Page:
Patrick

  11. Kurt Thomas says:

    Managing all-day appointments across timezones could also be better supported. All-day appointments are "privileged" in the UI because you can clearly make them out in the Calendar. But if the all-day appointment was made in a different timezone, that advantage is lost, as Outlook does not treat it as an all-day but as lasting from 0:00:00 through 23:59:59, which turns into, say 20:00:00 through 19:59:59 in another timezone. So there you lose the "privileged" status.

    Best thing would be to add an option, subsumed under "all-day appointment": "Make all-day across timezones".

    Melissa of the Outlook team confirmed this is being looked at, but won’t be done in V12.

  12. jensenh says:

    Kurt,

    I am pretty sure we fixed this for all-day events in Outlook 2003. Maybe I’m wrong, but I remember us spending time on it.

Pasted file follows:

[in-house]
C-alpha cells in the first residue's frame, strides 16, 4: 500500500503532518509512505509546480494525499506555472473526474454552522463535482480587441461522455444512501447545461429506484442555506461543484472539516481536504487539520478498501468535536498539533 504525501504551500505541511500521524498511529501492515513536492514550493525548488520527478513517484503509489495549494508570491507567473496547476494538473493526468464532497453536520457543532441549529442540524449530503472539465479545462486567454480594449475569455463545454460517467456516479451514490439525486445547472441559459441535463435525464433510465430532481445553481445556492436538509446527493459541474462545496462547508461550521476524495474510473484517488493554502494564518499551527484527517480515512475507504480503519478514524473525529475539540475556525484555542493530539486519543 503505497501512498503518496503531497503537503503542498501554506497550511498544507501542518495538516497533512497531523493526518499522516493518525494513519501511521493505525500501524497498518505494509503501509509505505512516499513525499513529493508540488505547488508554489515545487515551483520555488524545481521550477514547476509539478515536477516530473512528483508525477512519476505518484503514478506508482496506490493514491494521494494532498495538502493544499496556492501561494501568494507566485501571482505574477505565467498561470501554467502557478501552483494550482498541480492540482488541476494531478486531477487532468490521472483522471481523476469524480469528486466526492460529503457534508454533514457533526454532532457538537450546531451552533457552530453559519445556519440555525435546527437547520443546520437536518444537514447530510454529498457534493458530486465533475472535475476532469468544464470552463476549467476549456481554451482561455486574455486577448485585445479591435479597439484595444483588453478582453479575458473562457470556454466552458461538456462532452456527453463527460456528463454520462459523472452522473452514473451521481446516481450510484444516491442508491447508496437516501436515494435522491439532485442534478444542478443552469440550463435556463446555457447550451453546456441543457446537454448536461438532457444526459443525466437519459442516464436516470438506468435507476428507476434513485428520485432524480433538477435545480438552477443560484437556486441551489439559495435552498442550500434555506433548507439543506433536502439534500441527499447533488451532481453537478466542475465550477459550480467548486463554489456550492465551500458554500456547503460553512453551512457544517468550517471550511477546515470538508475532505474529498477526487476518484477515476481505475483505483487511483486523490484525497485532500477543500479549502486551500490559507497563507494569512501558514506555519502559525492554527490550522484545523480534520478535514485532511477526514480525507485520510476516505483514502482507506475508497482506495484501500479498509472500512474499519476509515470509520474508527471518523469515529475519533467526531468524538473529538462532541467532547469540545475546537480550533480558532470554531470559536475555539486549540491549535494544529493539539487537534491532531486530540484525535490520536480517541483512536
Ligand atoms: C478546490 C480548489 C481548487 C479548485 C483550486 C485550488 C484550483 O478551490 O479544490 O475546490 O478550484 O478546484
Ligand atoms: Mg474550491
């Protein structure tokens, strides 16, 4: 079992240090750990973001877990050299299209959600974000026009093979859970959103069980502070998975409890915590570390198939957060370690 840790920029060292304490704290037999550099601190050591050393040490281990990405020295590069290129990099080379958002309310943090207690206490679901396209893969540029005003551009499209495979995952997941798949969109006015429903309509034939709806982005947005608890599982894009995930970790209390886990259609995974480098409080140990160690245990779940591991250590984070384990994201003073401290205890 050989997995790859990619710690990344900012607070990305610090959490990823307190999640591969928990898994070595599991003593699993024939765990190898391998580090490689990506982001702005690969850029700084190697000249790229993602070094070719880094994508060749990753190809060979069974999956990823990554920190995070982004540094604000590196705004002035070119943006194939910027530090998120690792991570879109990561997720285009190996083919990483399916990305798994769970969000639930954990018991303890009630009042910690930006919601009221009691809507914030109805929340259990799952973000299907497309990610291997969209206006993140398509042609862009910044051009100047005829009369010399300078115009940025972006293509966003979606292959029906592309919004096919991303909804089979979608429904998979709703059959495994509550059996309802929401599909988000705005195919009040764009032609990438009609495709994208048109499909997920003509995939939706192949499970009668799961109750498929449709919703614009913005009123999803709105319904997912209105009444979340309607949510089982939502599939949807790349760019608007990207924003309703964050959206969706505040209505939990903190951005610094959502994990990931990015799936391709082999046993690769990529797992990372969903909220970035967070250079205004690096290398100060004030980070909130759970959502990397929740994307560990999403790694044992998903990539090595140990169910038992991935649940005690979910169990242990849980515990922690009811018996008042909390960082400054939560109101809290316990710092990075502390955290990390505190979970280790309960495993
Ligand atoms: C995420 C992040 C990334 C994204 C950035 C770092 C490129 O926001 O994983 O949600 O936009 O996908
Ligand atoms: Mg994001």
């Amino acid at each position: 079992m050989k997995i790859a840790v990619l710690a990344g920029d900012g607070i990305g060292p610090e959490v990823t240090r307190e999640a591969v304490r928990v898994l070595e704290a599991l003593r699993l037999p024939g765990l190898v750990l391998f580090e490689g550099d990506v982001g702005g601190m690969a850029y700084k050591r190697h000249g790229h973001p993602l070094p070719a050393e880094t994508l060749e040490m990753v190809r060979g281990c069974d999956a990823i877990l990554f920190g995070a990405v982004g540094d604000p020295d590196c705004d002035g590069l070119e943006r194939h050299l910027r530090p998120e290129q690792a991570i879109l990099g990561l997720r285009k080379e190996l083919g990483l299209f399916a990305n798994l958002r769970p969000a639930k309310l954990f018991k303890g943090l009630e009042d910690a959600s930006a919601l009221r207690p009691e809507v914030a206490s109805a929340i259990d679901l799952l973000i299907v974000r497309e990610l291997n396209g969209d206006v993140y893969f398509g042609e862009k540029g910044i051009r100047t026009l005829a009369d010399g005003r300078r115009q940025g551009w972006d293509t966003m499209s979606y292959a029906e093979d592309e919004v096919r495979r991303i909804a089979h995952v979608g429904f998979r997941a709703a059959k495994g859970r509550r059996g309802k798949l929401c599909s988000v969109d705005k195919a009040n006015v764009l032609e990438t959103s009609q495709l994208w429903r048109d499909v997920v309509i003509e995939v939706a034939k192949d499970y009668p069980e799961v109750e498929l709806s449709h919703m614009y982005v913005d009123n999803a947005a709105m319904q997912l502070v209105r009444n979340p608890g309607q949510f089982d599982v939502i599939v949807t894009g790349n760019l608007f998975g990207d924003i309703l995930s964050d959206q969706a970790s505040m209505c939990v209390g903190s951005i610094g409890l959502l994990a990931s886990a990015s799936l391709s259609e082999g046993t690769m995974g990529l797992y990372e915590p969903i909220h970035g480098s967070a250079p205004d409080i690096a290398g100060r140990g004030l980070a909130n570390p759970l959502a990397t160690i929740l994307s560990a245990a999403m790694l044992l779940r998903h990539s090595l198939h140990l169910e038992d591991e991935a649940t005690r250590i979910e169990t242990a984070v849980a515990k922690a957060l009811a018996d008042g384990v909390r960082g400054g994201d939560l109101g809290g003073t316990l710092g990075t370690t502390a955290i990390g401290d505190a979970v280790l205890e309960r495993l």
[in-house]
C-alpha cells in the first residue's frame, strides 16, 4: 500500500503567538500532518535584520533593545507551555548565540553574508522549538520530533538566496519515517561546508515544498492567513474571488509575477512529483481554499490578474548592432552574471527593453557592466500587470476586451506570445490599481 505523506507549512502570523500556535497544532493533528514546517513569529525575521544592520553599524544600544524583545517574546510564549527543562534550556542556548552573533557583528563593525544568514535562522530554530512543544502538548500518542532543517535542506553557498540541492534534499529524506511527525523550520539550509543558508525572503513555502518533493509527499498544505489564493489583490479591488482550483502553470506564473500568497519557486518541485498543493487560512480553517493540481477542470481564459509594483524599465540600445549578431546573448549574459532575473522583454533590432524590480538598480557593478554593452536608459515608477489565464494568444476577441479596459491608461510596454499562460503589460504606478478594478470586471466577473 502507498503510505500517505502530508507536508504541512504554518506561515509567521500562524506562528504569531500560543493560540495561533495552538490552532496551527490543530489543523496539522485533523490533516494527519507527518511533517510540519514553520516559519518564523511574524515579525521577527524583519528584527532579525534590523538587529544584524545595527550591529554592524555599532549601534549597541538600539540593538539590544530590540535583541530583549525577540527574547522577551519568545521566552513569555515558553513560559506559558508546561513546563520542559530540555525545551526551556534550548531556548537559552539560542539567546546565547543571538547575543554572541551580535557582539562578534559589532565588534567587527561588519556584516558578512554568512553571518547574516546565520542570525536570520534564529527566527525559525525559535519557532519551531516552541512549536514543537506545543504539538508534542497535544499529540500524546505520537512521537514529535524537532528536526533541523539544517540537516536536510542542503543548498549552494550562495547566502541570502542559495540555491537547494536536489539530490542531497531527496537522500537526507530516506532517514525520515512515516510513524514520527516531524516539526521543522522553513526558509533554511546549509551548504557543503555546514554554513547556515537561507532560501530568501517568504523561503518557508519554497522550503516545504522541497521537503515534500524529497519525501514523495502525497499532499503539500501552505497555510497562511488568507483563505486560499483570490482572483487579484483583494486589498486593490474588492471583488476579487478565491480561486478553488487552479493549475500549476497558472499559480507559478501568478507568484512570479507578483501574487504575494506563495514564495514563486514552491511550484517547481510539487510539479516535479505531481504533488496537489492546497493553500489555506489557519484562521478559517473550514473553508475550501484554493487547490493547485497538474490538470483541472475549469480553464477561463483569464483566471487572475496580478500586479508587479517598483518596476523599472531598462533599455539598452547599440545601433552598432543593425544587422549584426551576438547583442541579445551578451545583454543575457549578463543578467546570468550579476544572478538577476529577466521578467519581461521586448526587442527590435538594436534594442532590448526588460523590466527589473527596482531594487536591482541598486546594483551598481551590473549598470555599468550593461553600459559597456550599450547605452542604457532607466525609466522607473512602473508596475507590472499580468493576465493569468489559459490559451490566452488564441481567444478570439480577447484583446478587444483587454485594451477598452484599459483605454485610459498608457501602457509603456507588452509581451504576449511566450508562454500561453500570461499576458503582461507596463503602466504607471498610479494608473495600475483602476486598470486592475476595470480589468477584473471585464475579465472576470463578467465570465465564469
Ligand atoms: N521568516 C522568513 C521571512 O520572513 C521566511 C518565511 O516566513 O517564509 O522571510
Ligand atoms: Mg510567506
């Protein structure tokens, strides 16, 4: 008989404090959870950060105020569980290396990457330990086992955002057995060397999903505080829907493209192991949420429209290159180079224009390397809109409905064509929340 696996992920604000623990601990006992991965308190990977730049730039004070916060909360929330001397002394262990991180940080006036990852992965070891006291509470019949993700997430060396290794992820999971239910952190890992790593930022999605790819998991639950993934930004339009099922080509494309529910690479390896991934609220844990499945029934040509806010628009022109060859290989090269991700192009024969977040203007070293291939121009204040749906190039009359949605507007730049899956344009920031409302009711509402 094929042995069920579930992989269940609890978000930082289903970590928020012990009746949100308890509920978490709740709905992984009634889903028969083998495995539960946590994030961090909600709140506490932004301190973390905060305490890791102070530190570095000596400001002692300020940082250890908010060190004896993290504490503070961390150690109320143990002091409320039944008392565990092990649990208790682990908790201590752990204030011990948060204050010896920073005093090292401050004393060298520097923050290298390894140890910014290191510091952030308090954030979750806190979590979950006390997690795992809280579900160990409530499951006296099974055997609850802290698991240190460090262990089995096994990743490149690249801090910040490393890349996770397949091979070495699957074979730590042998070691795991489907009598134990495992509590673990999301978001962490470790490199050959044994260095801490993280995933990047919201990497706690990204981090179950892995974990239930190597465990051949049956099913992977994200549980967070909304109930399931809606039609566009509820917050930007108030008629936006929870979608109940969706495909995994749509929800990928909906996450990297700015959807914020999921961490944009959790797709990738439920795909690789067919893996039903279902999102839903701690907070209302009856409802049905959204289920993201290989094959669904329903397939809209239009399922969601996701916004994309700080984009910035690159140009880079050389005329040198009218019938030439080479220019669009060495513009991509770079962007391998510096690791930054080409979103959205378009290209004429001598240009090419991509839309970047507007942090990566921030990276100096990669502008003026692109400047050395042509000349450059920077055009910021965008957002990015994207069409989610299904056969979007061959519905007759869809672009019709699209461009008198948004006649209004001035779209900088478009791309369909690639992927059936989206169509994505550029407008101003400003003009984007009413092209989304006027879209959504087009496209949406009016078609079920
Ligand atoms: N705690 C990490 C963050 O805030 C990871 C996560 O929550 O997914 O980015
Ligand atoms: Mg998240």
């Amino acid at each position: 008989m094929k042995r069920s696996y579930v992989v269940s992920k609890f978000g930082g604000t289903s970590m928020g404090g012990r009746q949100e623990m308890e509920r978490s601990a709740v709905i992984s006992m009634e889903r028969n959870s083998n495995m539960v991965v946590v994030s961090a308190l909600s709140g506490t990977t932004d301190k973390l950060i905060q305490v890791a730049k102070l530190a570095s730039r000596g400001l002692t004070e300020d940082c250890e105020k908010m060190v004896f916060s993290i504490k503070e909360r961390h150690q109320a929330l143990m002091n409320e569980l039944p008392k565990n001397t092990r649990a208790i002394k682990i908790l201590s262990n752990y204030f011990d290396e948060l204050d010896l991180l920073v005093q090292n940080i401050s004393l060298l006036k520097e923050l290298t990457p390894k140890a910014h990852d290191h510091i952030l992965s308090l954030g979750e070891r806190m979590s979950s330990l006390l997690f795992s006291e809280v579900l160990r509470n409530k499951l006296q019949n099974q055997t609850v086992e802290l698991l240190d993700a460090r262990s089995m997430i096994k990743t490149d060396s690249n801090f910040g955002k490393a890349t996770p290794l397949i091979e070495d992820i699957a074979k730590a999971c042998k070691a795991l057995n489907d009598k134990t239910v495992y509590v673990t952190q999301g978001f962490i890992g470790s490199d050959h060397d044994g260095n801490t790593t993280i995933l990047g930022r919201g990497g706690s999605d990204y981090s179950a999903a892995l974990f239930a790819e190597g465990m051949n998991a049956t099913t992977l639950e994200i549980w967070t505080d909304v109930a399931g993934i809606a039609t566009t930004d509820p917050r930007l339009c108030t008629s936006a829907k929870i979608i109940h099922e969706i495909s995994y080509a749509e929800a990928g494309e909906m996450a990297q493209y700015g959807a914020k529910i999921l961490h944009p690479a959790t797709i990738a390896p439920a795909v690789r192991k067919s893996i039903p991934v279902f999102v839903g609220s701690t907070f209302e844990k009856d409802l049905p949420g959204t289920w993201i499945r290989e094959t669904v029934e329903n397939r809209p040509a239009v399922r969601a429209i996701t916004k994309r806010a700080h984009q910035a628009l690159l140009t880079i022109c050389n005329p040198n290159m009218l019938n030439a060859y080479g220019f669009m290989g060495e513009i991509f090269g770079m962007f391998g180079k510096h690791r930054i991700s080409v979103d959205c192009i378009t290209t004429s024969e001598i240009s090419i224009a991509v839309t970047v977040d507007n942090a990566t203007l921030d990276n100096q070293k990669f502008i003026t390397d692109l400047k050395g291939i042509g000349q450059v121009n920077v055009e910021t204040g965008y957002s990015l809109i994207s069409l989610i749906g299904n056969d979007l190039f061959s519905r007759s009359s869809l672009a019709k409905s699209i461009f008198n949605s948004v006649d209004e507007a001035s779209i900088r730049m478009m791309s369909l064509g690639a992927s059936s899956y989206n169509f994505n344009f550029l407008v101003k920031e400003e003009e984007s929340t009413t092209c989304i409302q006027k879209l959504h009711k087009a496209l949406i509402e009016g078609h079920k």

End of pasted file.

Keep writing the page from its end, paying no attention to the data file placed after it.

13. Simon Jones says:

    No, even in Outlook 2003, when you change timezone, your all-day appointments slide around making birthdays span two days. They stay up in the "all-day" band on the display but span multiple days. In Outlook 12 Beta 1 they do the same but show (local) start and end times.

  14. Ted's Blog says:

    I read about this in PC Magazine a few months ago and thought that this would make a great blog entry. …

  15. Mike Hughes says:

    Always use the multiple timezoner feature, which works well enough, but I’d like to be able to list the timezones I want to display, not be restricted to 2.  I need at least 3 and sometimes 4 for co-ordinating across US, EMEA and APJ.  Surely it couldn’t be too difficult to add this feature in to future versions?